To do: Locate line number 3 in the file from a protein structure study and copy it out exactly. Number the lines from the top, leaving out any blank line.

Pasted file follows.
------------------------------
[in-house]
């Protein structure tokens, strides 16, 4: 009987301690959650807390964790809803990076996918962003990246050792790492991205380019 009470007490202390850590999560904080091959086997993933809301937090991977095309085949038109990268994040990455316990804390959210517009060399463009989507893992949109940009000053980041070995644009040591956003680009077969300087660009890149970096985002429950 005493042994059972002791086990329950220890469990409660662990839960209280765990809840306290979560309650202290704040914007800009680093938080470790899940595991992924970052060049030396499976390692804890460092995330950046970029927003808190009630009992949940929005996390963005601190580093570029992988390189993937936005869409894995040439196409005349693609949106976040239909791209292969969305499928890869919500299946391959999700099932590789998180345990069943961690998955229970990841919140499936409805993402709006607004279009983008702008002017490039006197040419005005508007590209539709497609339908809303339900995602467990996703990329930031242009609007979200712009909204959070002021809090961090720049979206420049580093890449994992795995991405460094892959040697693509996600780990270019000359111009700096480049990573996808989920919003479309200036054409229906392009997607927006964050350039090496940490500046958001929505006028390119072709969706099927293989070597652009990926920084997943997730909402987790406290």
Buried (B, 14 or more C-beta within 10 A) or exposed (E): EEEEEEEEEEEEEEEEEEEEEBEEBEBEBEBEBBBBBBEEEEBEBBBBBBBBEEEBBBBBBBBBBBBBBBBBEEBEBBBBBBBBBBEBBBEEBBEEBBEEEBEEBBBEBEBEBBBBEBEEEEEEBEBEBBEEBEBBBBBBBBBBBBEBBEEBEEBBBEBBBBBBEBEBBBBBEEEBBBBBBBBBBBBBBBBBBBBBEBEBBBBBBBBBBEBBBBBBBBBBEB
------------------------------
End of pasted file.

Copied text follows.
Buried (B, 14 or more C-beta within 10 A) or exposed (E): EEEEEEEEEEEEEEEEEEEEEBEEBEBEBEBEBBBBBBEEEEBEBBBBBBBBEEEBBBBBBBBBBBBBBBBBEEBEBBBBBBBBBBEBBBEEBBEEBBEEEBEEBBBEBEBEBBBBEBEEEEEEBEBEBBEEBEBBBBBBBBBBBBEBBEEBEEBBBEBBBBBBEBEBBBBBEEEBBBBBBBBBBBBBBBBBBBBBEBEBBBBBBBBBBEBBBBBBBBBBEB